Huh! Ive no great sympathy for Oliver Sands. He has wronged too many people, said Mrs. Calvert, coldly. But if those children are his grandchildren, what are they doing here?

Im coming to that. His daughter, Rose, married out of meeting, and against her fathers will. He turned her out of doors, forbade her mother ever to see or speak to her again, and though being a Friend he took no oath, his resolution to cast her off was equivalent to one. That part of my tale is common neighborhood gossip.

I never heard it, said Mrs. Betty.

No; such would scarcely be retailed to you. Well, Rose took refuge with her husbands people, and all misfortune followed her flight from her fathers house. Her mother-in-law, her consumptive husband, and herself are dead; she passing away as the twins came into the world. The father-in-law, who was only a country-cobbler, but a profoundly religious man, became half-crazed by his troubles, and though I believe he honestly did his best by the babies left on his hands, they must have suffered much. They have never been so happy as now and I hope

Please, Mr. Seth, let me tell! Aunt Betty, if youll let me, I want to adopt Sapphira!

Adopt Sapphira! You? A child yourself?

Yes, please. Ill go without everything myself and Id work, if I could, to earn money to do it. Molly is going to adopt Ananias. It will be lovely to have some object in life, and some the Seniors at the Rhinelander adopted some Chinese babies. True. They pay money each month, part of their allowance, to do it; so we thought

But Aunt Betty was leaning back in her chair and laughing in a most disconcerting manner. Its not easy to be enthusiastic on a subject that is ridiculed and Dorothy said no more. But if she were hurt by having her unselfish project thus lightly treated, she was made instantly glad by the tender way her guardian drew her close, and the gentle pat of the soft old hand on her own cheek.

Oh! you child, you children! And I made the mistake of thinking you were as wise as a grown-up! Well attend to the adoption case, by and by. Let Cousin Seth say his say now.

Well, finally, the old man, Hiram Bowen, forsook his old home, sold his few belongings and came here to our mountain. He must have had some sense left, and realized that he was not long for this world, because though until lately he has been unforgiving to Oliver Sands for the treatment of Rose, he now sought to interest her father on the little ones behalf. Ive learned he made frequent visits to Heartsease, the Sands farm, but only once saw its owner. But he often saw Dorcas, the wife, and found her powerless to help him; besides, he did not mend matters, even with her, by explaining that he had named the twins as he had after her husband, and herself! He told her that she and Oliver were living liars, because the Scripture commanded Christians to look after their own households and they did not do so.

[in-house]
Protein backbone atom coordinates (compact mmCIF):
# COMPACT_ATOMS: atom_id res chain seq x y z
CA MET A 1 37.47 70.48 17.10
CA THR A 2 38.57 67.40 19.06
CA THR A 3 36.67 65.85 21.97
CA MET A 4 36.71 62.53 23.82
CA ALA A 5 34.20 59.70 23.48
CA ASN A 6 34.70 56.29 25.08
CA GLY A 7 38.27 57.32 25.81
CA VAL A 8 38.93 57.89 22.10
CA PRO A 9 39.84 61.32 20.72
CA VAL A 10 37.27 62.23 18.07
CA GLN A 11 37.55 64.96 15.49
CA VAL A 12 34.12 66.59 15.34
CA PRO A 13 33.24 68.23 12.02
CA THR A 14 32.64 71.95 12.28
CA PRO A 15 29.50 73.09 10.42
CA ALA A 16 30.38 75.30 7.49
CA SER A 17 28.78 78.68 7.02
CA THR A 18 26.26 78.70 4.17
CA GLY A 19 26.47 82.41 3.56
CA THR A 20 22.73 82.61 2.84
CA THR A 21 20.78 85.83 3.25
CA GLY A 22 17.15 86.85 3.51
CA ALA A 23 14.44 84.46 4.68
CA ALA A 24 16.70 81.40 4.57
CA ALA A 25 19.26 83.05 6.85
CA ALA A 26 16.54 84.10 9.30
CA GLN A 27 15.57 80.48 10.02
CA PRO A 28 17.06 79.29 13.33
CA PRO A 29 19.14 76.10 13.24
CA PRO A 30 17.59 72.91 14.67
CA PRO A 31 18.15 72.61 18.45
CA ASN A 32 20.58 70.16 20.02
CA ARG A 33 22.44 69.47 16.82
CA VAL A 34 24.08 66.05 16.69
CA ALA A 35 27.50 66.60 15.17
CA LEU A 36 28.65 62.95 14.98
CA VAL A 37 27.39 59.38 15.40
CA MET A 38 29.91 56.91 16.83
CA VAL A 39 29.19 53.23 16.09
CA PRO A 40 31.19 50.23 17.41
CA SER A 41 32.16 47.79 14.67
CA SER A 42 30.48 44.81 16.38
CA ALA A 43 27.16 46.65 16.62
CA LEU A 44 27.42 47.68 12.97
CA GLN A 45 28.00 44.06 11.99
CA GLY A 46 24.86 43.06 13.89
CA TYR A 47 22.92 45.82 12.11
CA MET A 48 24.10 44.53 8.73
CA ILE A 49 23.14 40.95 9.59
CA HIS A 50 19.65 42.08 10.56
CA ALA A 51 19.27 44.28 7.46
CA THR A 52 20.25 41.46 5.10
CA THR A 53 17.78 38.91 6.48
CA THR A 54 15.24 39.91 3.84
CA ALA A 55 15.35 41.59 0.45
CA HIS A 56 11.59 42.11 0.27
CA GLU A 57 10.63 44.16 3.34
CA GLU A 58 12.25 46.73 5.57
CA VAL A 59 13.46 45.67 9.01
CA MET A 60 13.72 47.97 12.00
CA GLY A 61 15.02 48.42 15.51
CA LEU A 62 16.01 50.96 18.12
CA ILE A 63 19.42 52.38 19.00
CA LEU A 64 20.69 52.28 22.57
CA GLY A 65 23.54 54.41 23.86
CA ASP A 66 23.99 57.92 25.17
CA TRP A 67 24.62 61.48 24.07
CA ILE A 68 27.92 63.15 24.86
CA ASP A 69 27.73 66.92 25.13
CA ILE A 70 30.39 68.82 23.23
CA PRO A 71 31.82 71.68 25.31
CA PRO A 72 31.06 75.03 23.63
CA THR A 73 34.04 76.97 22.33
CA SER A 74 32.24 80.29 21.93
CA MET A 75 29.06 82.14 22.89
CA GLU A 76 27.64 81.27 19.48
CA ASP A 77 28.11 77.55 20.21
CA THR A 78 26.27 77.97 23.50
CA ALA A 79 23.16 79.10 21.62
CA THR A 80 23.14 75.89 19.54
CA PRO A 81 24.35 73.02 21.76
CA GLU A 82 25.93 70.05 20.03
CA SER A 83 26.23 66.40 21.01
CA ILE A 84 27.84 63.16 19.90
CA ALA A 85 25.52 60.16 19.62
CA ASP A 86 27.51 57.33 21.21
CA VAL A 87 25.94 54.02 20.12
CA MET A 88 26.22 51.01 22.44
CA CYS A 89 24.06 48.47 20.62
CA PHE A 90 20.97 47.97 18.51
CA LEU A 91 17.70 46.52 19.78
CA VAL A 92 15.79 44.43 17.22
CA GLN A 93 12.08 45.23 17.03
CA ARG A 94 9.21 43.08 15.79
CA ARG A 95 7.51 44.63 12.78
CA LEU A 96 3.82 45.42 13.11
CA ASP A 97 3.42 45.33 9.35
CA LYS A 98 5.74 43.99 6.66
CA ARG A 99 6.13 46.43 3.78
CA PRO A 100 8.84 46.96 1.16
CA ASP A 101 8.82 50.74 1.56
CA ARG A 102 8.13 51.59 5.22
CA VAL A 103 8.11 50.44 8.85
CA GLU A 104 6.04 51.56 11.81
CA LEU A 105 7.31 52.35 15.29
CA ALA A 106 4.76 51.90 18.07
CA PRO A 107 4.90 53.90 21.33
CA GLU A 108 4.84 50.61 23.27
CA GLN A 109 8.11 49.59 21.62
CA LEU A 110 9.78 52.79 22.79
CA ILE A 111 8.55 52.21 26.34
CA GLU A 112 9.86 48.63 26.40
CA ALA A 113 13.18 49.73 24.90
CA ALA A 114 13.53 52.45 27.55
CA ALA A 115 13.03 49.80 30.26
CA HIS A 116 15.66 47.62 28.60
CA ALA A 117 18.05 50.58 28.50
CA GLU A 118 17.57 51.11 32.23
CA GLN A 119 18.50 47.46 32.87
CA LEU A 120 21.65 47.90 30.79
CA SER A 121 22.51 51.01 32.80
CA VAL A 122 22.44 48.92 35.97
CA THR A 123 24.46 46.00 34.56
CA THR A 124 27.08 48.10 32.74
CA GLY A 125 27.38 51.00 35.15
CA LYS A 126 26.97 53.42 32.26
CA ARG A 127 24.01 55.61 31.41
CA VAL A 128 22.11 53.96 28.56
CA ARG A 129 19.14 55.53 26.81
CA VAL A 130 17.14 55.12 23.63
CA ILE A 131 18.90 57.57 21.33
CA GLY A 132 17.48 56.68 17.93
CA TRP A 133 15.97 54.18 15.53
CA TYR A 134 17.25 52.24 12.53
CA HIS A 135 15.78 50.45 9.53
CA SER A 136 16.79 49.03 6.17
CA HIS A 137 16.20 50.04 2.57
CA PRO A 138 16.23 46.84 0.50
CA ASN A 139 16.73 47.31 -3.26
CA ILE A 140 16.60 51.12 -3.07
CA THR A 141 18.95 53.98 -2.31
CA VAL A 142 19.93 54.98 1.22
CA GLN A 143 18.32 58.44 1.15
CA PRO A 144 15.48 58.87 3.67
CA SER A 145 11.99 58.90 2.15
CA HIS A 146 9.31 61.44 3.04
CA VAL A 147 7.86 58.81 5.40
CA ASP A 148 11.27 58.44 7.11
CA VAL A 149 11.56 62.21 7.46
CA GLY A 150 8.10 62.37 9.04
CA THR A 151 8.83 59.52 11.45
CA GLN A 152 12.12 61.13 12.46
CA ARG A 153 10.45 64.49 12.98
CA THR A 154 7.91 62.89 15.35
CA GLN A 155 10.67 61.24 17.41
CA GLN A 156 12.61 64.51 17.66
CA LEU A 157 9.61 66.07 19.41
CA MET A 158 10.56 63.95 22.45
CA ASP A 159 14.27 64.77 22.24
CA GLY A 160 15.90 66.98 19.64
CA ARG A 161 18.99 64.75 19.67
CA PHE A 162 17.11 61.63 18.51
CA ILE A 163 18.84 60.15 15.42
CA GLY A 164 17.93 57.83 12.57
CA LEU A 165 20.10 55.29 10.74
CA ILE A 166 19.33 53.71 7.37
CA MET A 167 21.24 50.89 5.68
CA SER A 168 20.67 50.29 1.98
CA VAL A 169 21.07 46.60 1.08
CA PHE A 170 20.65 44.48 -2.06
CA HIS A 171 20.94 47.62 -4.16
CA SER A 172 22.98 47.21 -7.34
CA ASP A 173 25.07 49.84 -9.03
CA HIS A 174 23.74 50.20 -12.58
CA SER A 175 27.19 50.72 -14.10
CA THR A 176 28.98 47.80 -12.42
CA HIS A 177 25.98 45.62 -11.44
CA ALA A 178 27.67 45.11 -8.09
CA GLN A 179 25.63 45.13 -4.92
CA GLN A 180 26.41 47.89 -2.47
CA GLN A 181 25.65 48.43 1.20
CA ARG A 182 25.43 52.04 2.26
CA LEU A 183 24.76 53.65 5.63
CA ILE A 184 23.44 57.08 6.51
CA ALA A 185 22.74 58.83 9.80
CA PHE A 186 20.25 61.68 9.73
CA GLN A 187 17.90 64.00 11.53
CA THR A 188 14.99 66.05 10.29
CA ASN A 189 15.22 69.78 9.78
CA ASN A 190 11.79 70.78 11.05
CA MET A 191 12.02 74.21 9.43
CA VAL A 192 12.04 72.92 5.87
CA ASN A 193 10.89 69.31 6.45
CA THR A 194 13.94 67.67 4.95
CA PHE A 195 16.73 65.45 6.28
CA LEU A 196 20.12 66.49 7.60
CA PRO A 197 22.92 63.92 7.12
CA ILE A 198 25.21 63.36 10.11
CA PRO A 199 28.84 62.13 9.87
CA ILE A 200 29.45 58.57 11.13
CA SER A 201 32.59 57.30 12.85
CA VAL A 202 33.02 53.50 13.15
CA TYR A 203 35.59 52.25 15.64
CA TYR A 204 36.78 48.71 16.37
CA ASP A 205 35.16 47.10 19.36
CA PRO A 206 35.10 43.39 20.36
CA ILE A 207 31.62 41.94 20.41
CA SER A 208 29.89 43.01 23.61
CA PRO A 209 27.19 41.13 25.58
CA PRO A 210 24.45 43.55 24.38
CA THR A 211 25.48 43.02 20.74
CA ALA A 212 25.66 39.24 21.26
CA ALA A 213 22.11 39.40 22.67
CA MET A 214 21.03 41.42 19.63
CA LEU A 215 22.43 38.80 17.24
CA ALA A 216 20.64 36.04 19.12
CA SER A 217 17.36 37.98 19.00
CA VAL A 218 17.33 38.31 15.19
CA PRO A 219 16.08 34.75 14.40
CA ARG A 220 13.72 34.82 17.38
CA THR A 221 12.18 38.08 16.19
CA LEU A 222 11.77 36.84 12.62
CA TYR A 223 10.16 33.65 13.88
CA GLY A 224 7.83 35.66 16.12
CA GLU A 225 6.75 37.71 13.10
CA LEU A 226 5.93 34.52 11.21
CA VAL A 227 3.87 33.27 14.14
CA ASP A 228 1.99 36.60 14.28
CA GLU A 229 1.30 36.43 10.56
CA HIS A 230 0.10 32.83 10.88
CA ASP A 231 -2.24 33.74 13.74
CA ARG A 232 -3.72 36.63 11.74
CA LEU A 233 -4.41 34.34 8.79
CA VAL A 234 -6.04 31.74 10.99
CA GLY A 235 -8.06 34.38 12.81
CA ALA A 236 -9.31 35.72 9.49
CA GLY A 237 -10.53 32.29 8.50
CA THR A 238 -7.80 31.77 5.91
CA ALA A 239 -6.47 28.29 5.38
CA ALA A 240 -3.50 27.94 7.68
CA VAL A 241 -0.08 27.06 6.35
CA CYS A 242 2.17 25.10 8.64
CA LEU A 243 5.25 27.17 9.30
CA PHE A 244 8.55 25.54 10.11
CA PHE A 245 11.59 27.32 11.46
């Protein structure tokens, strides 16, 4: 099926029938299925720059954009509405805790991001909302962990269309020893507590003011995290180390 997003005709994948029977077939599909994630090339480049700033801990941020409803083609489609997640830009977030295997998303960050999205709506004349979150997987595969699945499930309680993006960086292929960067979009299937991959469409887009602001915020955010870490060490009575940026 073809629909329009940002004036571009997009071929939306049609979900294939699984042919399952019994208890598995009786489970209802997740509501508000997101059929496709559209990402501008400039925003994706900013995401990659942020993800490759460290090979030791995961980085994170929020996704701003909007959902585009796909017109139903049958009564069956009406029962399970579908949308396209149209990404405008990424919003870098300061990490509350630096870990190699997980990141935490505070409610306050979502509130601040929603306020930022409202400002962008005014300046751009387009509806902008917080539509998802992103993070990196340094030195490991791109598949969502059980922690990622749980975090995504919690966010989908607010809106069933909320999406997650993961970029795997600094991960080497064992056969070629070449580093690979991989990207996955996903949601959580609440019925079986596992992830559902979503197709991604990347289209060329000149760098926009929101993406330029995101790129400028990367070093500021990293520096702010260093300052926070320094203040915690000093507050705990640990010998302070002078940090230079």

But how could her heart, the heart of any woman, remain hard against the sight of her orphan grandchildren? demanded Mrs. Calvert, impatiently. Ive met that Dorcas Sands on the road, going to meeting with the miller, and she looked the very soul of meekness and gentleness.

So, I believe she is; but she never saw the children. I told you he was crazed, partially; and despite the fact that he felt their mothers family should care for the orphans he did not want to give them up, permanently. He felt that in doing so he would be consigning them to a life of deceit and unscrupulousness.

How strange! And, Seth, how strange that you should know all this. Its not many days since that old man passed them on to us. You must have been busy gathering news, commented Mrs. Betty.

I have; but the most of it I learned this afternoon, when I was taking the fanatic to the Hospital. Dolly, you tell her about his harangue in the tent and what the twins did there. It will give a diversion to my thoughts, for it was funny!

So Dolly told and they all laughed over the recital, and in the laughter both Mrs. Calvert and Dorothy lost the last bit of constraint that had remained in their manner whenever either chanced to remember the missing one hundred dollars and the sharpness of the telegram.

Mrs. Calvert resumed:

You say, taking him to the Hospital. Have you done that, then? And how came you with Oliver Sands? The last man in the world to be drawn to Newburgh to see a circus.

Not the circus, of course, but the county fair. He got up enough interest in ordinary affairs to drive to the fair grounds to see his cattle safely housed. He will have, I presume, the finest exhibit of Holstein-Friesians on the grounds. He always has had, and has carried off many first premiums. Hes on the board of managers, too, and they had a business meeting at the Chairmans, which is next door to St. Michaels the semi-private establishment where I took Bowen. He was just unhitching George Fox, to come home, as I stepped out of the Hospital grounds and met him.

: 1 2 3 4 5 6 7 8 9 10 11 12 13 14 15